In this handyman's view, the trick to New Year's Resolutions is not to become a new and different person; it's to become a little different in lots of ways, to taste what it might be like to move towards impossible goals or to feel the power that comes from a little self-discipline.
In our lives it is the miles of footprints behind you that define your life... not the empty road ahead. Whether you choose to lose 20 pounds or vow to be a better parent, spouse or friend, don't be shaken by the distance you have to travel. Look no further than the next step... and take it.
Keep your New Year full of hope and courage!
4) NEWS FROM THE BASEMENT ANNEX
UNBLOCKING A TOILET looks nastier than it is! Find out the
easiest way to clear most blockages from your balky crapper.
5) Q&A WITH OUR READERS...
I have purchased a recently renovated 72 year old home. The home has had everything redone, including all of the interior framing and walls.
Upon buying the home I went to install my new standard size Sears washer and dryer in the laundry room located at the end of the hallway.
The first piece went in fine but the second would not clear by roughly 2+/- inches in width. I was later able to "install" the dryer and have two friends help me drop the washer into the space from above and then hook it up. Unfortunately I have never had the vent hose hooked up correctly and it has fallen off. Moreover the door to the dryer (high capacity w/ wider door) will not clear the framing unless the dryer is shoved into an angle to the opening.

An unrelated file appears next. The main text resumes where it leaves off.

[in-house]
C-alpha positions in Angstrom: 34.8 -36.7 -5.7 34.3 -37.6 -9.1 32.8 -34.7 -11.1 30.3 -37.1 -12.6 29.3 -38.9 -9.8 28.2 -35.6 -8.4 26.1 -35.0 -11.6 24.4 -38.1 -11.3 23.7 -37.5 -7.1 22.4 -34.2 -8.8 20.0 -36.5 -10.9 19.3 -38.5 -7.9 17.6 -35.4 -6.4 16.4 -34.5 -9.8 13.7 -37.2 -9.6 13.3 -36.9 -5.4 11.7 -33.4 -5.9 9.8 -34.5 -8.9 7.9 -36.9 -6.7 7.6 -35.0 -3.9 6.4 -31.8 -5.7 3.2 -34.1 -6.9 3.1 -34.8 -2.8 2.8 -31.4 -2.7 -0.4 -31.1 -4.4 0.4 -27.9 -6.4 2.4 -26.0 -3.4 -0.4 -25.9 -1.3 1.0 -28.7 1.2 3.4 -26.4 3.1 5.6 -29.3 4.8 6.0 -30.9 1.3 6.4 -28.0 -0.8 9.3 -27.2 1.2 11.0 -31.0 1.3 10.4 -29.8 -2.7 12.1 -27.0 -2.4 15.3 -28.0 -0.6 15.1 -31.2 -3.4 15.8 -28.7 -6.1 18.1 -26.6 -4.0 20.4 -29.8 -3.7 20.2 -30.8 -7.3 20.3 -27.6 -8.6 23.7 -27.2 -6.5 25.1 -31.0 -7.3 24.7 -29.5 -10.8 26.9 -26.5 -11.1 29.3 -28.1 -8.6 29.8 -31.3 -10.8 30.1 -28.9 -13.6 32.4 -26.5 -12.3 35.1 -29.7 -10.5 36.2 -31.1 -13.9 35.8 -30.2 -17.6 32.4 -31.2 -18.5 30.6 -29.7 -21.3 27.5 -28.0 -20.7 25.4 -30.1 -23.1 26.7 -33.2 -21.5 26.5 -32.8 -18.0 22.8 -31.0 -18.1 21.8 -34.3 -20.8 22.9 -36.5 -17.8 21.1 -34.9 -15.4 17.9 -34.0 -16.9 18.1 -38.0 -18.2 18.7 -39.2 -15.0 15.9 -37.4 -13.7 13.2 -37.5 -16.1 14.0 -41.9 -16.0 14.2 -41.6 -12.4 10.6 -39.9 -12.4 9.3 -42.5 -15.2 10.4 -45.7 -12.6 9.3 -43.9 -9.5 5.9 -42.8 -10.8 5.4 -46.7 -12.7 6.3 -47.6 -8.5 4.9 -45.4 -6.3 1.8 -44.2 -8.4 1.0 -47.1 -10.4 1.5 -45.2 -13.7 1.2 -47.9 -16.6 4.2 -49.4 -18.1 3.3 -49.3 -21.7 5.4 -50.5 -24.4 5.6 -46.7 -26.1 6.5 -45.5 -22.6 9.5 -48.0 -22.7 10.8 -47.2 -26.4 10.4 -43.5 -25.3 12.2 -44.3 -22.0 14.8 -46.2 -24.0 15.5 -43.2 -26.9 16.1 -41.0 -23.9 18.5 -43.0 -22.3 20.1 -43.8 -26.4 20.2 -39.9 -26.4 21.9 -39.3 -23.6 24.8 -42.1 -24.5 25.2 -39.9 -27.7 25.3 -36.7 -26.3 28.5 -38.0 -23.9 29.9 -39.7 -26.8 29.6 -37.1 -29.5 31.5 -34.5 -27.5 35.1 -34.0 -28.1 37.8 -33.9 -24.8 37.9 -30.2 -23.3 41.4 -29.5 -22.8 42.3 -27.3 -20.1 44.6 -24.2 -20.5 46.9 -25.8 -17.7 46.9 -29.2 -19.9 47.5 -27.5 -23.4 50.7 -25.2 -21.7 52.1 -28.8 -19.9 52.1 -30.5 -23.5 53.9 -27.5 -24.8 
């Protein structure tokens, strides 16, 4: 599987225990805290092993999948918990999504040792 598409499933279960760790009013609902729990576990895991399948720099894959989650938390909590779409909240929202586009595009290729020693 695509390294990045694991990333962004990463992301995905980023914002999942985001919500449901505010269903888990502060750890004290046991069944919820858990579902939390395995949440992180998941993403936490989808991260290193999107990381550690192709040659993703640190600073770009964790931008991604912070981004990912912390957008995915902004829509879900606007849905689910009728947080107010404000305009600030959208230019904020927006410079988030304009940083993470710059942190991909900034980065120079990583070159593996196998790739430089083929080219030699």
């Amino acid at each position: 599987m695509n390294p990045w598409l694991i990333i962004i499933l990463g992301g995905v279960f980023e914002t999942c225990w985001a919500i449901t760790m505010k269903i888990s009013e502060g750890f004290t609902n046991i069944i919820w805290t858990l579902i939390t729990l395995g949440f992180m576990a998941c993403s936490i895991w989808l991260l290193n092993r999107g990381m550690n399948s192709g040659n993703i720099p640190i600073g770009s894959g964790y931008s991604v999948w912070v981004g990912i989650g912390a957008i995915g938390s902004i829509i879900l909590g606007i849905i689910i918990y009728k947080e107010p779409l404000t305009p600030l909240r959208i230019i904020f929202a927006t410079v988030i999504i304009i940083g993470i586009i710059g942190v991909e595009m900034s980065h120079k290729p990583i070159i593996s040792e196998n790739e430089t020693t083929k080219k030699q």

At this time I have one of the 24" bi-fold doors off of the dryer and the vent hose has completely fallen off the vent which was not cleanly installed to begin with as it is set at an angle from the interior wall and the outside. Left hand right hand thing.
My question is what is standard for a clear opening for a laundry room. Mine is only 48" and has trim covering the inside of the framing as well.
JW from Atlanta, GA
For what it's worth, you are not alone in your disgust over the size of your laundry closet! Many homes and condominiums face this space-disgrace every day! The 4-foot opening is definitely minimal, but was adequate years ago when washers and dryers were less "super-sized" than they are today! Building codes vary, requiring up to 6' doorway widths and 2 1/2' depths to allow plenty of room for installation and maintenance reducing the possibility of crushing the dryer's exhaust hose. (Of course, some codes also require drain pans under the washing machine, but that's another story.)
You have a few options, and none of them are especially bright. You could return or sell the washer/dryer and buy a set with smaller frames or even purchase "stacked" units. If you have some carpentry skills you could probably increase the doorway size. The next size up for a pair of standard folding doors would be 4'8", or 28" per pair. At the same time you might be able to increase the depth of the closet to allow a little more room for the dryer venting. You will have all sorts of issues to deal with, though, starting with whether the wall is load bearing and ending with lead paint!
One final option might be to rethink the laundry room altogether. Use it as a closet for storage and move your laundry area either to another more substantial closet, to a larger room such as a mud room (a popular location in some new homes) or to the basement where room is less a consideration. The nice thing about having the laundry room in the basement is less chance of a flood in your living area... plus lots of room to perfect your plumbing and electrical skills if you decide to do-it-yourself!